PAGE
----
Notifications
Clear all

This is the Chair

13 Posts
10 Users
9 Likes
7,581 Views
(@droseth1)
Posts: 94
Trusted Member
Topic starter
 

Questions:

1. Is the title as well as the scene with Andy and Lucy just a red herring?

2. Does Lucy really want the red chair but only asks for the beige chair because she knows Andy will disagree with her?

3. If that scene actually had significance, what was it?

 
Posted : 11/07/2017 6:31 pm
(@samxtherapy)
Posts: 2250
Noble Member
 

The Andy and Lucy thing is probably just a bit of fan service, for those who miss the old style Twin Peaks, coupled with a bit of misdirection.  

I think Lucy really wanted the beige chair - although why anyone would ever want a beige anything is beyond me - but wanted Andy to give in to her, before secretly ordering the one he wanted, in order to give him a nice surprise.  Keep in mind these two ain't the sharpest knives in the drawer and do all kinds of childish stuff.

 
Posted : 11/07/2017 6:43 pm
ella reacted
(@myn0k)
Posts: 968
Prominent Member
 

I did wonder if this was a clue that there is some code or pattern surrounding Andy and Lucy. They mention a bunny - a rabbit location is relevant. They argue over a chair - Briggs's secret chair. I wondered if I should go back and look at the Brando scene.   

 

 
Posted : 12/07/2017 1:49 am
(@ranmacmh)
Posts: 337
Reputable Member
 
Posted by: Myn0k

I did wonder if this was a clue that there is some code or pattern surrounding Andy and Lucy. They mention a bunny - a rabbit location is relevant. They argue over a chair - Briggs's secret chair. I wondered if I should go back and look at the Brando scene.   

 

The only thing I got out of the Brando scene was his referencing Lewis and Clark.  If the Secret History of Twin Peaks is important at all (and there's enough crossover references for me to believe it could be) there's a pretty important section right in the beginning about them. 

I would honestly love it if all the Lucy and Andy scenes that are driving people crazy are actually major clues.  That way they look like throw away scenes and no one takes them seriously?  Guess we'll have to see...

 
Posted : 12/07/2017 2:03 am
(@samxtherapy)
Posts: 2250
Noble Member
 
Posted by: Christen Phillips
Posted by: Myn0k

I did wonder if this was a clue that there is some code or pattern surrounding Andy and Lucy. They mention a bunny - a rabbit location is relevant. They argue over a chair - Briggs's secret chair. I wondered if I should go back and look at the Brando scene.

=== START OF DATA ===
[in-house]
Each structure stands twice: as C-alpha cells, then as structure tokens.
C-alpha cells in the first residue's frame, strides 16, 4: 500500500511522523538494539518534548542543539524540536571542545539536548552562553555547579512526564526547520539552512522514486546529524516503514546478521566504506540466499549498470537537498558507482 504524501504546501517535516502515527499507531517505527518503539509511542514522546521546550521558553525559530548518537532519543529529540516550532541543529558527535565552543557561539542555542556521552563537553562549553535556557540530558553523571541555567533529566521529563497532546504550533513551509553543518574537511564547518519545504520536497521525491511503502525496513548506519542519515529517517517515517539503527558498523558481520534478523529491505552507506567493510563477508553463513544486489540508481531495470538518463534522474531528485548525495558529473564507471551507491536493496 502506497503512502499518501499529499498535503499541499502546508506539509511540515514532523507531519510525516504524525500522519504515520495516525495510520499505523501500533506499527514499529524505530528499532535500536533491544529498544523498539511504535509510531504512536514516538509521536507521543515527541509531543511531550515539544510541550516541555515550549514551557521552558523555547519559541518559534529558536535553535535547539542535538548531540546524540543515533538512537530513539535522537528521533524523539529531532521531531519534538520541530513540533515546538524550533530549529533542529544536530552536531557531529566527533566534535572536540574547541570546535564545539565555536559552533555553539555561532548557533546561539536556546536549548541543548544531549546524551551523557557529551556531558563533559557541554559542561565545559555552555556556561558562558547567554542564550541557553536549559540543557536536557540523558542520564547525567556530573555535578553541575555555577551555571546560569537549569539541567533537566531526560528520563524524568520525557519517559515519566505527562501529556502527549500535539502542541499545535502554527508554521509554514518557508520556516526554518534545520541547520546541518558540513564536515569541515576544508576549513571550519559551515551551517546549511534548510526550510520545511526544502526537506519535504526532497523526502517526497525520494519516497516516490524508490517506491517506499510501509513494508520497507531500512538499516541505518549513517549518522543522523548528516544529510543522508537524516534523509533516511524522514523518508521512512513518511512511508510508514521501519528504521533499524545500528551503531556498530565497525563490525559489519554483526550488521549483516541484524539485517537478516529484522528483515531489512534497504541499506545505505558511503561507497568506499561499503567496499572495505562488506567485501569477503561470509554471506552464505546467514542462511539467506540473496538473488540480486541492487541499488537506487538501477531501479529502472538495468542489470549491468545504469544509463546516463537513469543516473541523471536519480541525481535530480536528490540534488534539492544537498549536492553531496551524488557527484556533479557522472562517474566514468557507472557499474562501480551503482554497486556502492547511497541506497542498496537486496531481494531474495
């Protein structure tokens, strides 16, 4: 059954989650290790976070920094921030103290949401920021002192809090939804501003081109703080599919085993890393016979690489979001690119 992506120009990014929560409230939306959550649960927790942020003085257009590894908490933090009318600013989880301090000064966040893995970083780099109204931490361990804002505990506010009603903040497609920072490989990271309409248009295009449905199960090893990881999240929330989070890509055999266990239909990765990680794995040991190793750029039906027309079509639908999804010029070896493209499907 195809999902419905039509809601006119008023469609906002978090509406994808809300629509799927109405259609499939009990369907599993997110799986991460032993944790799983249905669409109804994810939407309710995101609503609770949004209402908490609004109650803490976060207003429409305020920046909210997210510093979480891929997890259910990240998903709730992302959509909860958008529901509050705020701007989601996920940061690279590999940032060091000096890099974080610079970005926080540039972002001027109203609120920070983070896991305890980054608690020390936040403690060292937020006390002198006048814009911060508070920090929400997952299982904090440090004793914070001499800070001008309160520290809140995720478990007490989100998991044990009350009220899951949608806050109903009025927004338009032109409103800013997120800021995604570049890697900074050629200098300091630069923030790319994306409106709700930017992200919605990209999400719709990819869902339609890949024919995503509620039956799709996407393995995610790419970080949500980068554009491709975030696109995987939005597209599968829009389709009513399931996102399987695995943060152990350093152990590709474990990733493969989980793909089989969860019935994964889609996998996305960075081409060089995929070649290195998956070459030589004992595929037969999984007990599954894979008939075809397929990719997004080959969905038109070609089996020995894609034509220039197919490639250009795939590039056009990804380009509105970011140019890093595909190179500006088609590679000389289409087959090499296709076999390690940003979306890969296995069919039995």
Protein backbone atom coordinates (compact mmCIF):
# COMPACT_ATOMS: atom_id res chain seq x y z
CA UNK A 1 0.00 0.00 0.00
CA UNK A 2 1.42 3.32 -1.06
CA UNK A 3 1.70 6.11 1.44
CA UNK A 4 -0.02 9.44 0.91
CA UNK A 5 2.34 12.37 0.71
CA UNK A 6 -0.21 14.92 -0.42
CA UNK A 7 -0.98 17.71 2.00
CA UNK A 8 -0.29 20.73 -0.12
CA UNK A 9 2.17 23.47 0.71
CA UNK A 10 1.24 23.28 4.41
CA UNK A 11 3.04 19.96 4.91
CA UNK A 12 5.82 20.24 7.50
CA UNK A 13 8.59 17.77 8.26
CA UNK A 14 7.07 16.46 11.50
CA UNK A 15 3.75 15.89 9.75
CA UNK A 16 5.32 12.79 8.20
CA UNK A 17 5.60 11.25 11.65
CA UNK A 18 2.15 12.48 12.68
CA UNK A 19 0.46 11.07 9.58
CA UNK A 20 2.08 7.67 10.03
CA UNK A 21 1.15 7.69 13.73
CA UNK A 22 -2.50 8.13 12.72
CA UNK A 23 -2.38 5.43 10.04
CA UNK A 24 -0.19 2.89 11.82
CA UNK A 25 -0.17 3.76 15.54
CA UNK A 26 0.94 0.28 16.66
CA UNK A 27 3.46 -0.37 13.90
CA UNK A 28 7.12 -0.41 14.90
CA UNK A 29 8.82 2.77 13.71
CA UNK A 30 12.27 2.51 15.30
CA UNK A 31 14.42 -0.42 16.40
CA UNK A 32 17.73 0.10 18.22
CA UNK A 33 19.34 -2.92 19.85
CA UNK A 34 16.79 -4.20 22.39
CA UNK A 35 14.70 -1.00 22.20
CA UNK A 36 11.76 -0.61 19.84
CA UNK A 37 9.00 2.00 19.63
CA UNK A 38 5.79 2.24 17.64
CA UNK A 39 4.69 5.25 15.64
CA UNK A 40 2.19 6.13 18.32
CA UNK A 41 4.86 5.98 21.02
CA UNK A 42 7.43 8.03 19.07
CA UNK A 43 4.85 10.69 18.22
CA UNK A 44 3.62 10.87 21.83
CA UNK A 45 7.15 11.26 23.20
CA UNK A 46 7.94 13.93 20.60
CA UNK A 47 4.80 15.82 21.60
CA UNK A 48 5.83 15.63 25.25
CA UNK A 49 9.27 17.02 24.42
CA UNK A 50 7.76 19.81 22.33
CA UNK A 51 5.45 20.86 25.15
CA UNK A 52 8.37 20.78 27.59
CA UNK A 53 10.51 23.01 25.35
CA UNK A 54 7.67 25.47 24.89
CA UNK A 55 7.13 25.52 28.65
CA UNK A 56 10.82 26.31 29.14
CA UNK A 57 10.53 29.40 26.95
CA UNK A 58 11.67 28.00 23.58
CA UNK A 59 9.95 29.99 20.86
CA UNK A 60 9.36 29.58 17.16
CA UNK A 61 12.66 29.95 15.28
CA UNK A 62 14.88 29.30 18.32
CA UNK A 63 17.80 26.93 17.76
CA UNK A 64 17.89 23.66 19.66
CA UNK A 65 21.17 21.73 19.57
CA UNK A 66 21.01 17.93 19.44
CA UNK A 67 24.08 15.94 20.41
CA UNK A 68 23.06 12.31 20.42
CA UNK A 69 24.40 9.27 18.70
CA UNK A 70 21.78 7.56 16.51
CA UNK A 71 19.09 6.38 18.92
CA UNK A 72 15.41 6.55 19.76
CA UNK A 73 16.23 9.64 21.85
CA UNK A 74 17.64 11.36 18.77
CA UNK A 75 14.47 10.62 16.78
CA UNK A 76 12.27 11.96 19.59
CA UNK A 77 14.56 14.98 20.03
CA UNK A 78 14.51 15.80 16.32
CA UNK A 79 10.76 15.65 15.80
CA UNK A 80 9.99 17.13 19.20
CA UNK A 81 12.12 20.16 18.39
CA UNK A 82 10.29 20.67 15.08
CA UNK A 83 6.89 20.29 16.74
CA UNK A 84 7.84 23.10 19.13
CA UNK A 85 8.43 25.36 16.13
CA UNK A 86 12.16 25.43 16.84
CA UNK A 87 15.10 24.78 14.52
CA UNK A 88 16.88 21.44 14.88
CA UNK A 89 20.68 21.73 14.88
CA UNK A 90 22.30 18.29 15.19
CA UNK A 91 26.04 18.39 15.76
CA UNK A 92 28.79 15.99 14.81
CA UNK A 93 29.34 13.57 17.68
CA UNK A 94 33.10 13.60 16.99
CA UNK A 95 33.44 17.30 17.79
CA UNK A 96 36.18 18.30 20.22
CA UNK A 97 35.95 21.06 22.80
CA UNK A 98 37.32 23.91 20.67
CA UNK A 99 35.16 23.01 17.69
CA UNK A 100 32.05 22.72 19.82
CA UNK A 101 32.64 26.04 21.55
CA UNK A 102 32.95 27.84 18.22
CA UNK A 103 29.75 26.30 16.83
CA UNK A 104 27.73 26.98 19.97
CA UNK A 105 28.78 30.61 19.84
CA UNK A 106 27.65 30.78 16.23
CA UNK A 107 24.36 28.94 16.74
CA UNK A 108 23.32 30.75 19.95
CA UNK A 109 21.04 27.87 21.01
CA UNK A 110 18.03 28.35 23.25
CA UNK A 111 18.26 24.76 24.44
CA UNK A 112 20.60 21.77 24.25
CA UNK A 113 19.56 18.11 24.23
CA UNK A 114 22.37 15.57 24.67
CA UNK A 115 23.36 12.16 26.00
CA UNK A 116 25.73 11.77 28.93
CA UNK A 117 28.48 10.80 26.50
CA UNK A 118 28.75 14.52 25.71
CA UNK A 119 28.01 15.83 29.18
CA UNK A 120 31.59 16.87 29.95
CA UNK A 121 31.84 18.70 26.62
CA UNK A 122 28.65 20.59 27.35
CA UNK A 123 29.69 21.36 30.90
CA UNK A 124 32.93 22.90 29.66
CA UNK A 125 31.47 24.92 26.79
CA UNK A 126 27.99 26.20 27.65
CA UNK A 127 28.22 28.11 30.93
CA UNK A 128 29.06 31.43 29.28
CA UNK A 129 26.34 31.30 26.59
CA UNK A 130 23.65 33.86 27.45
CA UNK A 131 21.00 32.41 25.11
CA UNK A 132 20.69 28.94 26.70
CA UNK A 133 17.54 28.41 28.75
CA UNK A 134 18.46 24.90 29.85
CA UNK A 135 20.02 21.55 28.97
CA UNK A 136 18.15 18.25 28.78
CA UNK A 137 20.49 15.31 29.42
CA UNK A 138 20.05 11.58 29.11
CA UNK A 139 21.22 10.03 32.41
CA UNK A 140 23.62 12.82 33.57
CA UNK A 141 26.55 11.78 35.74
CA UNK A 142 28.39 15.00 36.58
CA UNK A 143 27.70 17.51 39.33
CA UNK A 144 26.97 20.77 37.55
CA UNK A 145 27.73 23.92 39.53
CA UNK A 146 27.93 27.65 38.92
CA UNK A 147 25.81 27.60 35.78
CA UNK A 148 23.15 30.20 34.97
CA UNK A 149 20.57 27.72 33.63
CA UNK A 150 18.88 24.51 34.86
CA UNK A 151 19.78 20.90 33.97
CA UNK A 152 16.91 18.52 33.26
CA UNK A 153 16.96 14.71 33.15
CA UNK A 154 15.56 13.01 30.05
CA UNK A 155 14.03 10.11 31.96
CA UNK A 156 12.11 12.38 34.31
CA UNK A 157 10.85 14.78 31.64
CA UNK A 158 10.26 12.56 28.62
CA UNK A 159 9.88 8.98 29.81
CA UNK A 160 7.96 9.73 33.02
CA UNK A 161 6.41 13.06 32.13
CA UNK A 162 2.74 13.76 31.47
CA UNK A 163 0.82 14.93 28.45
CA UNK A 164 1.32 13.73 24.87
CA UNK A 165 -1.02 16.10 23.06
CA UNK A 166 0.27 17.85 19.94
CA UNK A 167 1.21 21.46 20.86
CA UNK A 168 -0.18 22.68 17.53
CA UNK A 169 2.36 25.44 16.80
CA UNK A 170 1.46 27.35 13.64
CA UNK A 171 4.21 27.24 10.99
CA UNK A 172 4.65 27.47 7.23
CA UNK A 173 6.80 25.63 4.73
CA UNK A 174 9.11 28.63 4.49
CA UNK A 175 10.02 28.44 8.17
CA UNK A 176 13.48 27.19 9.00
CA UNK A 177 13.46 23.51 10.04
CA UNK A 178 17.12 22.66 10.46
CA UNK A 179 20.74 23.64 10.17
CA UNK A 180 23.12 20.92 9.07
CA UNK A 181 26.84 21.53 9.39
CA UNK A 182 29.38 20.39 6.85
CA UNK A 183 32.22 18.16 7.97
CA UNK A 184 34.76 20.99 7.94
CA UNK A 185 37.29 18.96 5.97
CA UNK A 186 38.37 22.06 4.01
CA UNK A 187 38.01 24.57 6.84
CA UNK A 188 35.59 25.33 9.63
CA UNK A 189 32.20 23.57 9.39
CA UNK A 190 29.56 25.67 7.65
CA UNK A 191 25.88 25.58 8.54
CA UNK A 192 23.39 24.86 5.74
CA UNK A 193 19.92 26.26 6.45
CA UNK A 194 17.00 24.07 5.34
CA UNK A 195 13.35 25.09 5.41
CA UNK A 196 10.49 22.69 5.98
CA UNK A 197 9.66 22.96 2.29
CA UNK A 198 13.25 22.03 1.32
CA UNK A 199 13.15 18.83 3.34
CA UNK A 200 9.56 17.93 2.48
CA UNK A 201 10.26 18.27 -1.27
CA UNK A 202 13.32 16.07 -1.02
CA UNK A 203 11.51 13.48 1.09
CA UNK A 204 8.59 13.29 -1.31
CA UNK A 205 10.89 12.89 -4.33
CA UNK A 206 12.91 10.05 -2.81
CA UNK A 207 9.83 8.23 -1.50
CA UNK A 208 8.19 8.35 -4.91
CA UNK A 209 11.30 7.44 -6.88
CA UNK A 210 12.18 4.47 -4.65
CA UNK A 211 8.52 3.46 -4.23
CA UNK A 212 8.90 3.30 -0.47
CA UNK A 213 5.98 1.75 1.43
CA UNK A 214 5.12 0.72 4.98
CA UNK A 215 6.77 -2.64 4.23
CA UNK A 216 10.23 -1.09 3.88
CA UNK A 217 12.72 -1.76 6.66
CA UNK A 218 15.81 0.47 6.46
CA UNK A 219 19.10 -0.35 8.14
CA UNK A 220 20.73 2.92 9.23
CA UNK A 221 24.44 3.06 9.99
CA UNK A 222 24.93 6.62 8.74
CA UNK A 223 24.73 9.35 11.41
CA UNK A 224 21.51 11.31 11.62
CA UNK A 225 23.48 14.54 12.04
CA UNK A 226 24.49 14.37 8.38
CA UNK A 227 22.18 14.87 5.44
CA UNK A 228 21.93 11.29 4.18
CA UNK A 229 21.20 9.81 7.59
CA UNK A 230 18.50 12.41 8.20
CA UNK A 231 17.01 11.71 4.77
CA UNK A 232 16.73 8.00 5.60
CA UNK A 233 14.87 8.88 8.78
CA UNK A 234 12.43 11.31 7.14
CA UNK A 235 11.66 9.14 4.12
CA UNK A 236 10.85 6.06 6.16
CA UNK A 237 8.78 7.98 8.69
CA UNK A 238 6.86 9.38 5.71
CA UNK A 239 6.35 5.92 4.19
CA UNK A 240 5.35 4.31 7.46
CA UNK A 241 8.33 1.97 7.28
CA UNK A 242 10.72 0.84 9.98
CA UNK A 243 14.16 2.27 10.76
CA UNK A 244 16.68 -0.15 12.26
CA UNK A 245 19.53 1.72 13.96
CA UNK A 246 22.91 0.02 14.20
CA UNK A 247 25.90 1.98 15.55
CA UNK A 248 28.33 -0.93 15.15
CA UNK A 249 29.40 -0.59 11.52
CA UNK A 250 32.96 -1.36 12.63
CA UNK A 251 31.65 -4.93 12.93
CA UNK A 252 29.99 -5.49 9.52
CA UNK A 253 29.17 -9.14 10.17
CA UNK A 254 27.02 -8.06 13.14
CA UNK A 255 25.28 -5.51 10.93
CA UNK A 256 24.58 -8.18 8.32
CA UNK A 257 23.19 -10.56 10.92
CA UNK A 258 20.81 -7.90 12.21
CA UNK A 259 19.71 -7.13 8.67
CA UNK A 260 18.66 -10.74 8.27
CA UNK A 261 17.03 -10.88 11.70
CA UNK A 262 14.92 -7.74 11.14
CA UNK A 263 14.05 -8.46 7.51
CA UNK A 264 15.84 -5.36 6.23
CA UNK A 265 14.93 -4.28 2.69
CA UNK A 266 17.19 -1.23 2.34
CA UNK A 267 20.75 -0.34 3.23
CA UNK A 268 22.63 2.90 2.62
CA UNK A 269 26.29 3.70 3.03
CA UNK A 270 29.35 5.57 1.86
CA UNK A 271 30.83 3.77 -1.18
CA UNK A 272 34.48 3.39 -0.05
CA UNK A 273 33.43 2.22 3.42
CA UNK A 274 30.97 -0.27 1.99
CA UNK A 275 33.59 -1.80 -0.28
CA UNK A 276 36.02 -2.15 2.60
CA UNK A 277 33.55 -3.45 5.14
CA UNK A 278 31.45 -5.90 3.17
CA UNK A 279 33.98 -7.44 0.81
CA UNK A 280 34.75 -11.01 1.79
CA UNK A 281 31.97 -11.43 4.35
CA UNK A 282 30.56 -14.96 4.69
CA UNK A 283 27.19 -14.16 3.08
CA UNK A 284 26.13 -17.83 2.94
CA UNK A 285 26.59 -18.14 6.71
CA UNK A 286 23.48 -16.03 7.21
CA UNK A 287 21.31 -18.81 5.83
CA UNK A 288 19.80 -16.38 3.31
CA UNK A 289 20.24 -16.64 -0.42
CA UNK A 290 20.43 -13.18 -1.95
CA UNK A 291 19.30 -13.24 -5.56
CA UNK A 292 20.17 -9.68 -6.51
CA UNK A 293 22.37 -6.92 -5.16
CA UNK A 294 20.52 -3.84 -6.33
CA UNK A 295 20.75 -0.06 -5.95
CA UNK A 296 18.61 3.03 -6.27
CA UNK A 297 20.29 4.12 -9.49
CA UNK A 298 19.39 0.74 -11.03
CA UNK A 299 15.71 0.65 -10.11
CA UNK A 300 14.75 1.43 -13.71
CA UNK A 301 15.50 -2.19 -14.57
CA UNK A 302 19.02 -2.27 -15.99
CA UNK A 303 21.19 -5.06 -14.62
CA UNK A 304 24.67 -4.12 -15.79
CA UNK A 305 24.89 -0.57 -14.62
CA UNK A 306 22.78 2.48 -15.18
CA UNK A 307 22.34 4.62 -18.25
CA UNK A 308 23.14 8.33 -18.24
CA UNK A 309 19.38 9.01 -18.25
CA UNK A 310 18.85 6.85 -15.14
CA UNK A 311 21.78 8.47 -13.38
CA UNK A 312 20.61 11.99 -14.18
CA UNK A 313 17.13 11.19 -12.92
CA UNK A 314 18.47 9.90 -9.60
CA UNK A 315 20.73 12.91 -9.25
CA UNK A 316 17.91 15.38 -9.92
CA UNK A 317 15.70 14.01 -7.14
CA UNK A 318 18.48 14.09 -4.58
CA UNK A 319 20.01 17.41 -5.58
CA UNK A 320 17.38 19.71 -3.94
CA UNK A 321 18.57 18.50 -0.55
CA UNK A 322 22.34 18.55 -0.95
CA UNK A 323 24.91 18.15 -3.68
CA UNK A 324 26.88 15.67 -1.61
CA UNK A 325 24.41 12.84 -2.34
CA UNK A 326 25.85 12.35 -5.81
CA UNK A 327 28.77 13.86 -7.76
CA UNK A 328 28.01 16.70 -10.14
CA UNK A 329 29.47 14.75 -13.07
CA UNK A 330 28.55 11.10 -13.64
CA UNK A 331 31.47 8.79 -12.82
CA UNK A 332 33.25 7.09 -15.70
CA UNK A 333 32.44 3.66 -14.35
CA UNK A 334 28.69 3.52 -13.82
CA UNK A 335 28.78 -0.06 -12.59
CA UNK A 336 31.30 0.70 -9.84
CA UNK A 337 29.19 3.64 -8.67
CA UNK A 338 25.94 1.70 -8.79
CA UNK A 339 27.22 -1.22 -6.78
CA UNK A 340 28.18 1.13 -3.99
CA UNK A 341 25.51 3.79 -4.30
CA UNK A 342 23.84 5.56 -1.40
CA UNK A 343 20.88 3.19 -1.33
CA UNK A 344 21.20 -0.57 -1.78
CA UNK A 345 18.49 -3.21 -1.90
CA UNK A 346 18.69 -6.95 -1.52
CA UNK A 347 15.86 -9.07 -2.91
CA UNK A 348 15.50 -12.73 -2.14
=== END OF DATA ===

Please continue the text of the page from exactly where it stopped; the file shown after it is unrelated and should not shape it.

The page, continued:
The only thing I got out of the Brando scene was his referencing Lewis and Clark.  If the Secret History of Twin Peaks is important at all (and there's enough crossover references for me to believe it could be) there's a pretty important section right in the beginning about them. 

I would honestly love it if all the Lucy and Andy scenes that are driving people crazy are actually major clues.  That way they look like throw away scenes and no one takes them seriously?  Guess we'll have to see...

Hehe, that would be great, and serve us right, too.

 
Posted : 12/07/2017 12:17 pm
(@myn0k)
Posts: 968
Prominent Member
 
Posted by: Christen Phillips
Posted by: Myn0k

I did wonder if this was a clue that there is some code or pattern surrounding Andy and Lucy. They mention a bunny - a rabbit location is relevant. They argue over a chair - Briggs's secret chair. I wondered if I should go back and look at the Brando scene.   

 

The only thing I got out of the Brando scene was his referencing Lewis and Clark.  If the Secret History of Twin Peaks is important at all (and there's enough crossover references for me to believe it could be) there's a pretty important section right in the beginning about them. 

I would honestly love it if all the Lucy and Andy scenes that are driving people crazy are actually major clues.  That way they look like throw away scenes and no one takes them seriously?  Guess we'll have to see...

You just articulated what I could not 😀

What you said 🙂

 
Posted : 12/07/2017 12:44 pm
(@pieter)
Posts: 240
Estimable Member Admin
 

To me, this scene demonstrates that ─even though still immature─ their love for each other is real. But if they're shopping furniture to redecorate Wally Brando's now vacant room and turn it into a study, this could actually be leading somewhere.

 
Posted : 13/07/2017 10:37 am
(@pynchjan)
Posts: 132
Estimable Member
 

Their double-compromise also offers a foil to the poisoned interactions between Frank and Doris Truman.

 
Posted : 13/07/2017 11:18 am
(@fishinthepercolator)
Posts: 200
Estimable Member
 

I also wonder if that scene has some meaning behind the obvious comic relief, considering the role of the chair in the episode and that of red as a color in Lynch's works. I can't get anything as of now, but I wouldn't be surprised if there's more than meets the eye.

 
Posted : 15/07/2017 7:39 am
(@ranmacmh)
Posts: 337
Reputable Member
 

I forgot they were redecorating Wally's room!  Watch, that's our season finale, right there.

 
Posted : 20/07/2017 2:13 am
(@karen_paynter)
Posts: 853
Prominent Member
 

What goes with beige: gasoline & matches.

 
Posted : 20/07/2017 4:06 am
SamXTherapy reacted
(@samxtherapy)
Posts: 2250
Noble Member
 
Posted by: Karen

What goes with beige: gasoline & matches.

Perfect.

 
Posted : 20/07/2017 4:09 am
(@artamisbgone)
Posts: 40
Eminent Member
 

Shortly after that scene, Mrs Briggs directs Truman, Hawk and Bobby to a red chair with a special message hidden inside of it. Could be a connection there.

 
Posted : 03/06/2019 4:12 pm
Share: